- Nonprofits will be allowed to keep all their PPP funds, but a portion of those funds will not qualify for forgiveness because the costs were not really borne by the nonprofit agency. The unforgiven PPP funds will have to be repaid over time, but the PPP funds would not supplant federal and state funding. Short of no claw back at all, this is the best outcome for nonprofits. Being able to retain all the PPP loan funds, even as a long-term loan, could be the difference between survival and demise for many nonprofits, particularly in the face of future funding delays, freezes, or cuts.
- It turns into a free-for-all where every federal and state agency makes their own rules, leaving nonprofits in a quandary, not knowing what to do or how to proceed. This is a very real and unfortunate possibility, and we are already seeing signs that this is beginning to happen. The PPP has generated a multitude of questions and issues for borrowers (and lenders). So far, the Small Business Administration (SBA) has been slow to respond, and often the responses themselves have generated more questions than answers. When you consider the fact that the SBA does not typically deal with the nonprofit sector, it seems likely that guidance on this very important issue will be late in coming, ambiguous and insufficient. Let’s hope this is not the case.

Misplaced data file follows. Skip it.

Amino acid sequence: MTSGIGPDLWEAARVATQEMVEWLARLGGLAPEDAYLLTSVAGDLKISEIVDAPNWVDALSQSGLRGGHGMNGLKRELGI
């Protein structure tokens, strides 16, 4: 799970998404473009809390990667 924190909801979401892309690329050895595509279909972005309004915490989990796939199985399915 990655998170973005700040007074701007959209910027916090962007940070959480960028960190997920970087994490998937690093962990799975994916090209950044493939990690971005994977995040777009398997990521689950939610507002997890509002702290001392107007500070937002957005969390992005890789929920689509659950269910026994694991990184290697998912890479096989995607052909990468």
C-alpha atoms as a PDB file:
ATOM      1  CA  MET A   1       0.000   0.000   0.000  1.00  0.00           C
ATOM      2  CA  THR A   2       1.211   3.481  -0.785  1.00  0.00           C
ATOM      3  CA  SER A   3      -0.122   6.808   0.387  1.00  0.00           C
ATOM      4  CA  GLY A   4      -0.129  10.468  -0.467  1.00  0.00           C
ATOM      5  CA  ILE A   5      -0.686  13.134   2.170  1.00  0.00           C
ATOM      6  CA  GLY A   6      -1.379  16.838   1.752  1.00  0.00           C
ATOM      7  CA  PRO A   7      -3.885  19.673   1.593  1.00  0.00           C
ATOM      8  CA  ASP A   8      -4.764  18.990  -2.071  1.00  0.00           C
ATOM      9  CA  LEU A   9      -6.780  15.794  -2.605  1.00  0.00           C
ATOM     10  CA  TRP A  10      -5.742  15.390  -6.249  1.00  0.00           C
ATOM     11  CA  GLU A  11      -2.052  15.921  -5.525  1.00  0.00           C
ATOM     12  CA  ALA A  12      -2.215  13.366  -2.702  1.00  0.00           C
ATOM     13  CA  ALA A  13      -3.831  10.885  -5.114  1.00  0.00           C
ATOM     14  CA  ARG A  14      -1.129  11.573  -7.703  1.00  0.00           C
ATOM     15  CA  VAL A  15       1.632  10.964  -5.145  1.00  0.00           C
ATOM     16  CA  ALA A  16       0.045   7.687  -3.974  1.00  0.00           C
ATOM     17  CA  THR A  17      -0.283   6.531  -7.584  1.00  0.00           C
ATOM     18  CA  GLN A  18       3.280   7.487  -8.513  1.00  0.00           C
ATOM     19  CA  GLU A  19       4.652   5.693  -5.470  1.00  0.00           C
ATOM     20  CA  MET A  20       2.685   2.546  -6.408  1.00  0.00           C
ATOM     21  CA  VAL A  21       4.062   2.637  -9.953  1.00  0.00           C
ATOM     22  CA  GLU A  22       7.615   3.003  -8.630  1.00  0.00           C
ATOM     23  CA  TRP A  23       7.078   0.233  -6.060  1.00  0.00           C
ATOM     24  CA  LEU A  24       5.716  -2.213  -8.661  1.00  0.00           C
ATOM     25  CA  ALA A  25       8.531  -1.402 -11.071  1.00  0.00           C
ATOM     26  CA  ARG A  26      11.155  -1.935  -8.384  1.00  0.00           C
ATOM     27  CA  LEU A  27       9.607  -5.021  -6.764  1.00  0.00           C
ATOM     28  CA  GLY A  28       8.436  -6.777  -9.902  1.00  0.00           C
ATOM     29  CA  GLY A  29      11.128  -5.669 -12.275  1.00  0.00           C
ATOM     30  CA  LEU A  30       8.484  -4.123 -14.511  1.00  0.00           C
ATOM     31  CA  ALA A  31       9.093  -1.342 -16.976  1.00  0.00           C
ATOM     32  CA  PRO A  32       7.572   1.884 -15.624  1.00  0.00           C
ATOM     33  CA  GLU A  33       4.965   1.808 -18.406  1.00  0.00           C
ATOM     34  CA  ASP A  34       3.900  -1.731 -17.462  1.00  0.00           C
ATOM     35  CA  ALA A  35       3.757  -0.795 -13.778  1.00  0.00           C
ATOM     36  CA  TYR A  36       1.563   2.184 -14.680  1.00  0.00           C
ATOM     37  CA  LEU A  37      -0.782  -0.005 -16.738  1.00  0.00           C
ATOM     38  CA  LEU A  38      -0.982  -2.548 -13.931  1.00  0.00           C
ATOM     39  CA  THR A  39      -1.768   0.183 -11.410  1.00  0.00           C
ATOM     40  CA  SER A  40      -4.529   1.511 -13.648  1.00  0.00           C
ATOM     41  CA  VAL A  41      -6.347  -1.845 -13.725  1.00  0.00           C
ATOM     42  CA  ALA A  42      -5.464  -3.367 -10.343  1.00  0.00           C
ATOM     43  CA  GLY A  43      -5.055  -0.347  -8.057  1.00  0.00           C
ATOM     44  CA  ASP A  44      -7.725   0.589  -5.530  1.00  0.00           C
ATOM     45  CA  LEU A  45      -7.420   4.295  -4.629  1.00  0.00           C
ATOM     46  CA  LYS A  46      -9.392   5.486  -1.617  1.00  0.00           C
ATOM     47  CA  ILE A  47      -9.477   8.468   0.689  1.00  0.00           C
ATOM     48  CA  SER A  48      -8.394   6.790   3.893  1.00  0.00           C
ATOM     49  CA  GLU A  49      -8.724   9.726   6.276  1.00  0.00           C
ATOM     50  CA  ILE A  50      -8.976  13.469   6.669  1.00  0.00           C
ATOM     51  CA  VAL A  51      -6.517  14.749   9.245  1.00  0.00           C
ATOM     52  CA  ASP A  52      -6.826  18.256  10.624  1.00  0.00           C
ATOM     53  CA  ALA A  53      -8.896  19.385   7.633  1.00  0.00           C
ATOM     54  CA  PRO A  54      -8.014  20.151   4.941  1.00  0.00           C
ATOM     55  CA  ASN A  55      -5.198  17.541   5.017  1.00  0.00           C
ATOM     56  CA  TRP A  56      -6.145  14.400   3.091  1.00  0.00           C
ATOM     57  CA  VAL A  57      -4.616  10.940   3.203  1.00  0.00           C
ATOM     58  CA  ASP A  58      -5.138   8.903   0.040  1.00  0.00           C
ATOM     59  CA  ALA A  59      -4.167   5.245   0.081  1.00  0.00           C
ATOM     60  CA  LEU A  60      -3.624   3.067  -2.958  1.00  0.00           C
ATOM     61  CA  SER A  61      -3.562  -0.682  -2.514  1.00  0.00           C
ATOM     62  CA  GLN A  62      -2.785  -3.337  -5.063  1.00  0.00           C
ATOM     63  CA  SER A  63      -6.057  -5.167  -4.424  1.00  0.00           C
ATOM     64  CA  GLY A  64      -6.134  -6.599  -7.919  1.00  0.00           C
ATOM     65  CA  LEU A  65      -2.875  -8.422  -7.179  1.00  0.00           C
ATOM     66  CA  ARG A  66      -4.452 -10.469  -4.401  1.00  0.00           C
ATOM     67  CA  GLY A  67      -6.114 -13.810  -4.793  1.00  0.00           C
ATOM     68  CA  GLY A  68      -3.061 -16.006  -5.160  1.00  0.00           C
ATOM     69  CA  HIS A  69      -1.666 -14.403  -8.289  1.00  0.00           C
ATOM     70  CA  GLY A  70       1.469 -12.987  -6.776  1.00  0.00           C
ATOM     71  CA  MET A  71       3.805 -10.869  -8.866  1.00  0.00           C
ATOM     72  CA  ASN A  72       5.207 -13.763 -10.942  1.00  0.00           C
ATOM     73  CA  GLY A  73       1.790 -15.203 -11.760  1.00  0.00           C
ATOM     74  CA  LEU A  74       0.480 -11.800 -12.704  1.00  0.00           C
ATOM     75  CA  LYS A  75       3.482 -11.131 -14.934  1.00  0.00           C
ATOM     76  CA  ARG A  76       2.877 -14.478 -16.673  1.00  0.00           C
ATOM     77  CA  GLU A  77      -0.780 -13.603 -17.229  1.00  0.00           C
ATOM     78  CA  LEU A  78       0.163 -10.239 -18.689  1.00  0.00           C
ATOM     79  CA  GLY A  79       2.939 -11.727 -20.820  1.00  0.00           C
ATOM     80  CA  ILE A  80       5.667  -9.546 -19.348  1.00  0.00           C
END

Managing through the COVID-19 crisis has stretched many nonprofits to their limits. Unfortunately, there is more to do, and the time to start is now.
Do Not Rush Forgiveness
We know that many nonprofits are anxious to file their forgiveness applications, get the PPP loan off their books and move on. But don’t rush it! Congress has given you 24 weeks to spend the money and another 10 months to submit the application for forgiveness. Use this time to your advantage. The more forgivable costs a nonprofit incurs, the better off they are likely to be when the funding conundrum is resolved, particularly under possible scenario 3 (above). In that scenario, total costs would have to be reduced by grant-funded costs to arrive at forgivable costs. So only non-grant expenses would qualify for forgiveness. The more non-grant expenses, the better.